Bach How to check in with your patience and optimism for the rest of the year  1440x420

How to check in with your patience and optimism for the rest of the year

It’s no secret that summertime can be full of social plans and extra activities compared to our usual schedules, we all want to be able to do everything we can and and our regular routines go a little bit out of the window. However, the change of seasons can also be a time for us to re-set and check in with our bodies and minds to make sure we’re being kind to ourselves, being patient and optimistic. We’ve put together our top tips to help managing emotions, practice mindfulness and changing habits.


We sometimes encounter things in life which are outside of our comfort zone and out of our control. These things can often test us and our emotions, causing pain or unwanted negative thoughts. Rather than struggling against these thoughts and pain, it’s important to give yourself permission to feel exactly what you’re feeling in that moment. Making space for this in your mind and accepting that these feelings will pass, will help you focus on the future rather than being stuck in the present and worrying about something you can’t change. Acceptance is an active process that we must practice, it can require time and effort but is a great way of dealing with negative emotions.

Practice gratitude

Whilst we all know it’s important to give thanks and express gratitude to those who help us during life’s moments, being able to practice the art of gratitude and focus on things you are grateful for as part of your daily routine can be known to increase feelings of optimism and positivity. A great way to do this is by journaling at night. Just before you go to sleep, write down three to five things you’re thankful for in your life. These can be big things such as health or family, or small things that happened to you that day. The art of writing these down and being able to manifest things in a positive light is a great way of dealing with any unwanted thoughts.

Practice & tolerance

Tolerance requires us to accept and embrace things we may not necessarily understand. Whilst the word tolerance can sound daunting and be perceived in a negative way, it can be a positive thing and help in regulating emotions. Being tolerant to certain people and situations can allow us to develop more authentic connections, become more empathetic and learn new information about people around us. We can become adaptable to certain environments and it’s a great way to develop listening practise, making you more mindful in the moment.

The saying “practice makes perfect”, simply means the encouragement from one person to another in doing something so many times that it becomes integrated into your daily routine and your ability to do it well. Whilst this phrase is often used to comment on more practical processes, it’s something we should encourage our inner critic to adopt when dealing with our emotions. If we were to practice the art of things like acceptance, gratitude and tolerance, we’d be able to be a little kinder to ourselves.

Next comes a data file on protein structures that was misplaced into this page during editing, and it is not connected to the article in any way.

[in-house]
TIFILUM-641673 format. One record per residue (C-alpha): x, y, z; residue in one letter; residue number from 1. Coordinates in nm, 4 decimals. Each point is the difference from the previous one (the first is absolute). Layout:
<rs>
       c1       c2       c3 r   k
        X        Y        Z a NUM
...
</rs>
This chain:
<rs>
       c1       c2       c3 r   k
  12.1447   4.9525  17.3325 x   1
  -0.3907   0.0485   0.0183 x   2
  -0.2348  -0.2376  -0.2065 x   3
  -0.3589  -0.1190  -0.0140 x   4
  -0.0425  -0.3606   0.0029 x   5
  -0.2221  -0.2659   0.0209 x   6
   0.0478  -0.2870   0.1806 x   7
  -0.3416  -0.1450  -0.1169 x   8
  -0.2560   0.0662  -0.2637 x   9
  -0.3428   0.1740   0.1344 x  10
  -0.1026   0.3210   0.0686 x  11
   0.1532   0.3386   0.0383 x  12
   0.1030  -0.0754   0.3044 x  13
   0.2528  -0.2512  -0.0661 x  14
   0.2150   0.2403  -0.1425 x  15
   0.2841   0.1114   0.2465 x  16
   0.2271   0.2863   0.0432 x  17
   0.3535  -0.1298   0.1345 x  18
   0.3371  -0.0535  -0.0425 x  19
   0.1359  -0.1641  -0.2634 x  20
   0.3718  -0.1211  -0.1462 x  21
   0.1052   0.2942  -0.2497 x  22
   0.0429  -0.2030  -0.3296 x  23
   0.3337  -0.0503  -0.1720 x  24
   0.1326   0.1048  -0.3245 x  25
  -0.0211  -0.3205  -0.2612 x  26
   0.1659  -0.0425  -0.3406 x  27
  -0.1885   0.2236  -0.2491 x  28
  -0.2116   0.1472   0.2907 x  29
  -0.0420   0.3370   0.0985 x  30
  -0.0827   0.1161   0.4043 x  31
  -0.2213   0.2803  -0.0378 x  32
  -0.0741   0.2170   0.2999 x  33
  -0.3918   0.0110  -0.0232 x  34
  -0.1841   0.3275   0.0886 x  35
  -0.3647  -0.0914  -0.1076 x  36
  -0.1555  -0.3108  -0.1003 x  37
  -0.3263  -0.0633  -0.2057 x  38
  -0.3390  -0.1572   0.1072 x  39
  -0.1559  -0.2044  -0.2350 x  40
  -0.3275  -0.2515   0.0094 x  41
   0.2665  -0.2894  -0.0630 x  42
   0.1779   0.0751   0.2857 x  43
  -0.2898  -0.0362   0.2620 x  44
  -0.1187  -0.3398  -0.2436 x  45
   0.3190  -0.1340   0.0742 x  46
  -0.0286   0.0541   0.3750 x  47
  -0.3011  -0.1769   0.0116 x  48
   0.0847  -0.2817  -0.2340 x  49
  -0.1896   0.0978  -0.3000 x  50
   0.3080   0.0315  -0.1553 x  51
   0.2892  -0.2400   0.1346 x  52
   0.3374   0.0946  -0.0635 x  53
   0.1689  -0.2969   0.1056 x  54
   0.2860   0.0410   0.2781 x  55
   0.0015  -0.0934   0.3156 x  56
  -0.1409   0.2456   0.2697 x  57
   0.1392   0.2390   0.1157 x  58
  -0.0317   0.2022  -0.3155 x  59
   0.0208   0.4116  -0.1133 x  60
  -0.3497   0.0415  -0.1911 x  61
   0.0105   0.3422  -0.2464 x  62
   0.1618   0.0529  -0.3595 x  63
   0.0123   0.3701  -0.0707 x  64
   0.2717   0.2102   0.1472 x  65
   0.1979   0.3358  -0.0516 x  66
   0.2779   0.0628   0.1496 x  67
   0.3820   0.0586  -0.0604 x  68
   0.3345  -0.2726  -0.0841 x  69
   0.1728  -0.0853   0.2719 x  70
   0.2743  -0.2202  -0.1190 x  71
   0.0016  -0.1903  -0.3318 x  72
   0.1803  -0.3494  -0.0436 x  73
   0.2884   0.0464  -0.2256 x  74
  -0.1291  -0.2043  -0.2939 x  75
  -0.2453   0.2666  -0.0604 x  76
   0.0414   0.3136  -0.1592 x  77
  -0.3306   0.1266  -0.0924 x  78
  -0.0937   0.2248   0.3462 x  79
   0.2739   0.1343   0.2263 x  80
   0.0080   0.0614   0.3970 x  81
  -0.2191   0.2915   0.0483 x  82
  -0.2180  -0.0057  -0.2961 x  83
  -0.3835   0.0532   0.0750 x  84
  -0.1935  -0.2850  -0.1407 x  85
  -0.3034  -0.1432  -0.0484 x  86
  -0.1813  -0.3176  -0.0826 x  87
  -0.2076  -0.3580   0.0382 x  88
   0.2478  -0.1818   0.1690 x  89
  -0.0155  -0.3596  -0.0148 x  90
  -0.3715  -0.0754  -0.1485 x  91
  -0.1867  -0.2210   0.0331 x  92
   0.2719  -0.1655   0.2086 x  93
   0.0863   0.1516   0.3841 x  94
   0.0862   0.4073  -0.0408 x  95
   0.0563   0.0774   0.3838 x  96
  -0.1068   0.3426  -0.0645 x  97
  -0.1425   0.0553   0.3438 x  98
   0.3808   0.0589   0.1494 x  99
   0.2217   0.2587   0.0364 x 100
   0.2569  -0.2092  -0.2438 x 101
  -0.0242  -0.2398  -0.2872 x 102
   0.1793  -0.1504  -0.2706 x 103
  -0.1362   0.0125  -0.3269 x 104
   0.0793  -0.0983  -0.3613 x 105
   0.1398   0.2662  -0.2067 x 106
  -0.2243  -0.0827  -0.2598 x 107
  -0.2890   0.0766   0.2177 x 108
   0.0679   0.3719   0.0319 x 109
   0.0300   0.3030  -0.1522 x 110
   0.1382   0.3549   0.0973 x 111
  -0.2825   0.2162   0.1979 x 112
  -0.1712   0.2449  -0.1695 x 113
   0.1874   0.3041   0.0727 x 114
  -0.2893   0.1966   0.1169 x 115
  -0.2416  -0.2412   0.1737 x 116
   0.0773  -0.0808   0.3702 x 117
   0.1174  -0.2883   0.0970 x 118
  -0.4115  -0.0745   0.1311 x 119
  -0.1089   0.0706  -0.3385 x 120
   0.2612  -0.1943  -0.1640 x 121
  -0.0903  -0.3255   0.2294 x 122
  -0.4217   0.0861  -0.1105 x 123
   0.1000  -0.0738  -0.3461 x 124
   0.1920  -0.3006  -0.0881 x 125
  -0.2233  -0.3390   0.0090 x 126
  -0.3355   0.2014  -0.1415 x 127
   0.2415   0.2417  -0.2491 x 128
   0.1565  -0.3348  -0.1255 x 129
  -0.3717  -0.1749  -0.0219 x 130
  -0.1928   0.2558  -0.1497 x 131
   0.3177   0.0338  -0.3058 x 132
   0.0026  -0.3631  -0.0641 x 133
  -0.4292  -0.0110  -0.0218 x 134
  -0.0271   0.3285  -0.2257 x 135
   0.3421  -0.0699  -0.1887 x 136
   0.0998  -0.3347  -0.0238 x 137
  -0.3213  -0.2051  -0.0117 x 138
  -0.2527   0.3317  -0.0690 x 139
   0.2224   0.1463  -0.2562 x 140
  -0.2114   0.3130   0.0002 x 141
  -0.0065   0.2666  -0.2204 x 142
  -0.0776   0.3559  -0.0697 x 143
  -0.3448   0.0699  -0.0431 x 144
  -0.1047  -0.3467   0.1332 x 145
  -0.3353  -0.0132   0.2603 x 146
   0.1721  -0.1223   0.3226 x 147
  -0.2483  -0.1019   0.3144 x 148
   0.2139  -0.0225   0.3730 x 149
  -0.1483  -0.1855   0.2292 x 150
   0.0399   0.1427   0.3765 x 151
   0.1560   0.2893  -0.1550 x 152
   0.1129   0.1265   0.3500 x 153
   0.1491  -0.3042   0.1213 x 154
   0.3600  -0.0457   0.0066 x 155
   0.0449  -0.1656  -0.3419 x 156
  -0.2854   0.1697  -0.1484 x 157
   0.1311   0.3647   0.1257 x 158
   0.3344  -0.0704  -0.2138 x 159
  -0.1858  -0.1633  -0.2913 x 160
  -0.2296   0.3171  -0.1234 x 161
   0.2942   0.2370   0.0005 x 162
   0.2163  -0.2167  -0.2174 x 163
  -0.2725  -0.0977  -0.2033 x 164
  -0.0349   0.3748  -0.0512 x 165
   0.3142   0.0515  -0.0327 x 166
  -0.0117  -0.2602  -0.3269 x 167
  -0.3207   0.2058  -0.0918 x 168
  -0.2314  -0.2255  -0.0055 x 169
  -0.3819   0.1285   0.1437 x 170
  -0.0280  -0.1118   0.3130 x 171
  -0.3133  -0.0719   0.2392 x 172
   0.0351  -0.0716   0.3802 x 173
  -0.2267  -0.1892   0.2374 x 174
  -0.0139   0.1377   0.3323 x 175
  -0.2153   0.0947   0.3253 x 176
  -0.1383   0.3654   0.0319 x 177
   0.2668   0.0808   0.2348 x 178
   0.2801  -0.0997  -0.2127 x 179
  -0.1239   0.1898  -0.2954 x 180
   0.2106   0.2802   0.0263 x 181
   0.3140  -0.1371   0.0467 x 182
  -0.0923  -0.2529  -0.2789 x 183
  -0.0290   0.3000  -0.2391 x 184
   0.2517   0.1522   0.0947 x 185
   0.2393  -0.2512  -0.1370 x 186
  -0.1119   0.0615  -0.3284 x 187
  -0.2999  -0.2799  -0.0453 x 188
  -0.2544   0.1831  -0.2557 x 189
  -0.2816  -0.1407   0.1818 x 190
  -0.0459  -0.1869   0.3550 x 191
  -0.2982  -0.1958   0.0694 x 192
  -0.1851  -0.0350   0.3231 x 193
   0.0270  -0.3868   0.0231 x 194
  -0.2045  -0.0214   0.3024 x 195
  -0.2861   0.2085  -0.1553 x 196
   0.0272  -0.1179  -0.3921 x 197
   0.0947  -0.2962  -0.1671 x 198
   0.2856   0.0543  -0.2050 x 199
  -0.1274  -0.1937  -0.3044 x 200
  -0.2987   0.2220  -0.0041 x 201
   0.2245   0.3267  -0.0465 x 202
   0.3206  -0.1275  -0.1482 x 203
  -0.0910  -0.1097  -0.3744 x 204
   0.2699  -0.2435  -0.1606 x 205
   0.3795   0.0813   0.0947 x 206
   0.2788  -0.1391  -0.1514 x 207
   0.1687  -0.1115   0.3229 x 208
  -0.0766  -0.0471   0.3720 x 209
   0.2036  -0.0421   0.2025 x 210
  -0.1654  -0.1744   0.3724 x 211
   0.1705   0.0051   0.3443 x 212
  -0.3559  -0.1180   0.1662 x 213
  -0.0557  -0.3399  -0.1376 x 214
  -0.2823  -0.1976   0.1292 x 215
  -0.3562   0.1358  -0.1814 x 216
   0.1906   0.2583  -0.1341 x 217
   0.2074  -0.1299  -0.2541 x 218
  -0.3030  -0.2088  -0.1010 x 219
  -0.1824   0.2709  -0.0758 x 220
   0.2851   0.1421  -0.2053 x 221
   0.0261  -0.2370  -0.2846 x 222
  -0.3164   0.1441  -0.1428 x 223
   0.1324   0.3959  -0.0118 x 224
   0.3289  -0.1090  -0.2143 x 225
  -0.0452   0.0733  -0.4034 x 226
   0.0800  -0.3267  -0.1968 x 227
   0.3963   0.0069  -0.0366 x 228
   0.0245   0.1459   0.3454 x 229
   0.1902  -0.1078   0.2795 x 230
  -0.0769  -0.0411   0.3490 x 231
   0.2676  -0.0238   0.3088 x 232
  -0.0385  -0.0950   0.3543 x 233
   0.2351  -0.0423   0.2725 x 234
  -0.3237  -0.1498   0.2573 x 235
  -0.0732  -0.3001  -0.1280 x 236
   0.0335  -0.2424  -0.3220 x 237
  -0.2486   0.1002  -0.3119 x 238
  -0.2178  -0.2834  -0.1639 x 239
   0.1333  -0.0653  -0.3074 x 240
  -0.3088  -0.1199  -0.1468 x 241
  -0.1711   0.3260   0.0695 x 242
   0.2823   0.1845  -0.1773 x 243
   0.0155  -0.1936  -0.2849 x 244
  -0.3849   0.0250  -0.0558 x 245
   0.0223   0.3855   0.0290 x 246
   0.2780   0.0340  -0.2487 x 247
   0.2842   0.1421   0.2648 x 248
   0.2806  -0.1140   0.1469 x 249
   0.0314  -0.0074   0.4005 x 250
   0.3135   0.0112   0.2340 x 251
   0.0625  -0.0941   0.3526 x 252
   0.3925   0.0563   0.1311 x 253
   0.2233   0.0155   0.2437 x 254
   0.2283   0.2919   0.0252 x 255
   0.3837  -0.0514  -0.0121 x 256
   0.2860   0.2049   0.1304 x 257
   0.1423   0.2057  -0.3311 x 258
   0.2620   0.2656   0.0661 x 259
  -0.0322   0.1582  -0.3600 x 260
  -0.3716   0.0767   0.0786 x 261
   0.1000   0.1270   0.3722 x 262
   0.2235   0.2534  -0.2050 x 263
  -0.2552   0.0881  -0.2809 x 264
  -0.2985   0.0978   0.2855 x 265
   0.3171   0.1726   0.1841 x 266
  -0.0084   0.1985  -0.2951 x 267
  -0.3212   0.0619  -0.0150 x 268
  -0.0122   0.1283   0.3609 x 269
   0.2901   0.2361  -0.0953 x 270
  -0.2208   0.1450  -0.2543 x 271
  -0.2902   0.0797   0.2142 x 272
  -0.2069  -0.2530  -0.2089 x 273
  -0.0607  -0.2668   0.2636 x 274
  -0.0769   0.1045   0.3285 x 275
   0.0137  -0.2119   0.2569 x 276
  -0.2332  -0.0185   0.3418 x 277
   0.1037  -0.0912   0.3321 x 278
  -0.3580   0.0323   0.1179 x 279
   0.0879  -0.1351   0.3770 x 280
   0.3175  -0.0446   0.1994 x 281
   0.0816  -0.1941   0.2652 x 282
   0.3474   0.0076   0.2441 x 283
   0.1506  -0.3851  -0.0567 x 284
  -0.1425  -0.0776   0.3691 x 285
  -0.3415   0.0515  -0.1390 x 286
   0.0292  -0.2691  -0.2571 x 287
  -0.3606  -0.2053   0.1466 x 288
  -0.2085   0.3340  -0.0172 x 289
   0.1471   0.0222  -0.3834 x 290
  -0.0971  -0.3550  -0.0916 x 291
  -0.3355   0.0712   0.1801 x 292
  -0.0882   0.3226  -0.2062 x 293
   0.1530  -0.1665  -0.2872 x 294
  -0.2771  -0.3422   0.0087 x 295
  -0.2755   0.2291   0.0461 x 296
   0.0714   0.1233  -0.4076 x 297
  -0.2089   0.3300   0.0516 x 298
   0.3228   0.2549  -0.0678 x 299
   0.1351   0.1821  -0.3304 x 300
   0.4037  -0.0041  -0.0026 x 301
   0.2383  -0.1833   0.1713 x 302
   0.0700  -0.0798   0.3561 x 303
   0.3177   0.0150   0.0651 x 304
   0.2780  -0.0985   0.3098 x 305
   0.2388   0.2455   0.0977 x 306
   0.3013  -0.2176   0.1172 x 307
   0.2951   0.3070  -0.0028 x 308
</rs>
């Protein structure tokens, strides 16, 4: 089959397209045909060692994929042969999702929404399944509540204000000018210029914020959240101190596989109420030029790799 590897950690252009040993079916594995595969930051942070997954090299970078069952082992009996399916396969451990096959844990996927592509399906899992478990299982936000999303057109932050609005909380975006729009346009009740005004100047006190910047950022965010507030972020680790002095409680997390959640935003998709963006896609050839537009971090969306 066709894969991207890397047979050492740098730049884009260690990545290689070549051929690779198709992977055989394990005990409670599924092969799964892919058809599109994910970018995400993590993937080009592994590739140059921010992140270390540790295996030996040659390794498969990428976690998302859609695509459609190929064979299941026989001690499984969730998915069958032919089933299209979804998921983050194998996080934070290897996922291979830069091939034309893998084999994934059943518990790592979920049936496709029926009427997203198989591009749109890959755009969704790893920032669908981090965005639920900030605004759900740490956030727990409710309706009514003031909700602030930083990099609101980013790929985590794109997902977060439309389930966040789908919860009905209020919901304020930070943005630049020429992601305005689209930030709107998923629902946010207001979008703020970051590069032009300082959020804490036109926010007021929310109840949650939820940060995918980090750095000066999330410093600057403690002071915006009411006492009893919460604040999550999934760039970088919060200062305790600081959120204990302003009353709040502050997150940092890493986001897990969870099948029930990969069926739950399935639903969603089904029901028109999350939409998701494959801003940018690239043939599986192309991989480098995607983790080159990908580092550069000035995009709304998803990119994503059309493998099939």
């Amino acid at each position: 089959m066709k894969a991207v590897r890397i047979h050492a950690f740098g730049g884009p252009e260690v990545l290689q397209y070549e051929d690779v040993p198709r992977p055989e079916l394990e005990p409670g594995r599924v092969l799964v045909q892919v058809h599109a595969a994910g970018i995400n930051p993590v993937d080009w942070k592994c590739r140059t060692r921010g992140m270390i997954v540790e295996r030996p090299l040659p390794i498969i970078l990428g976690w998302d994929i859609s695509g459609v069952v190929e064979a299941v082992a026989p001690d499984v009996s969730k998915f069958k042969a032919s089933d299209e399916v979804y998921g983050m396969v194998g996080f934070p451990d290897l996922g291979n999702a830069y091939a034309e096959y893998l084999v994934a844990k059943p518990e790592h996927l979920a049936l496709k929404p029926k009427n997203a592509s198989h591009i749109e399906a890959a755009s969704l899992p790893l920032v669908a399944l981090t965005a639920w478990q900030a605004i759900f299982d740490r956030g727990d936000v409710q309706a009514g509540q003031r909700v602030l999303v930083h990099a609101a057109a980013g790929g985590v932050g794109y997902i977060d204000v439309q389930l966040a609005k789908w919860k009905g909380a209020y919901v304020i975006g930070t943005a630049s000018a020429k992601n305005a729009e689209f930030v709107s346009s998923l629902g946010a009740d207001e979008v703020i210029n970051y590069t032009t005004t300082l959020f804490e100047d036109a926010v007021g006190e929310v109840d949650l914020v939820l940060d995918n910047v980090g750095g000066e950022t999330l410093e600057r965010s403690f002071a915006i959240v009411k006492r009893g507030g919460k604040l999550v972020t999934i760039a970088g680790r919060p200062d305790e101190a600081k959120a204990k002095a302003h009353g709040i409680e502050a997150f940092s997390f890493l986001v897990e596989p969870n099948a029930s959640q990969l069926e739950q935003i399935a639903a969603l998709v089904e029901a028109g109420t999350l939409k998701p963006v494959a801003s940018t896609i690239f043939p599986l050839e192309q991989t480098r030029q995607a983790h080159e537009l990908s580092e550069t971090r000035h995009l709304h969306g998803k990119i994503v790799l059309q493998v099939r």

Relax techniques: slow down & take a deep breath

We all know about mindfulness and meditation benefits, as well as other relaxing techniques which may contribute to the physical feeling of “letting it go”. There are also many other ways in which you can teach your body to relax, slow down and bring your mind to the present. Mental health charity Mind, has put together a guide on relaxation in which they highlight their key tips:

  1. Relax your body: practice a variety of breathing exercises to allow your mind to focus on the present and calm you in the here and now.
  2. Draw calming circles: colour and creativity can help you feel relaxed. Reach for coloured pencils and paper and let your mind wander
  3. Take a mindful moment in nature: spending time in green spaces has been known to reduce feelings of anxiety. Find a green space and start exploring the sounds and scenes around you.

Read more from Mind’s guide here.

Focus on the positives & be mindful 

Sometimes, focussing on the positives can be easier said that done. Often, we must train our mind into relishing in these positive thoughts, rather than letting our inner critic cloud us with the negatives. Mindfulness is the basic human ability to be fully present, aware of where we are and what we’re doing, and not overly reactive or overwhelmed by what’s going on around us.1 If we start to practice mindfulness techniques, we will in turn be able to use this practice to focus on the positives in our lives. You can start to do this by setting aside specific time in your day or evening, find a peaceful space in your home, light some candles, and sit comfortably. Close your eyes and take deep inhales and exhales, holding your breath for a few seconds at a time. Whilst you do this, make sure to draw your attention to your breath and your body. Try and block out any surrounding noise as you do this and remember – don’t beat yourself up if you don’t get it right the first time, practice makes perfect.


1 “Getting started with meditation.” © 2021 MINDFUL COMMUNICATIONS & SUCH, PBC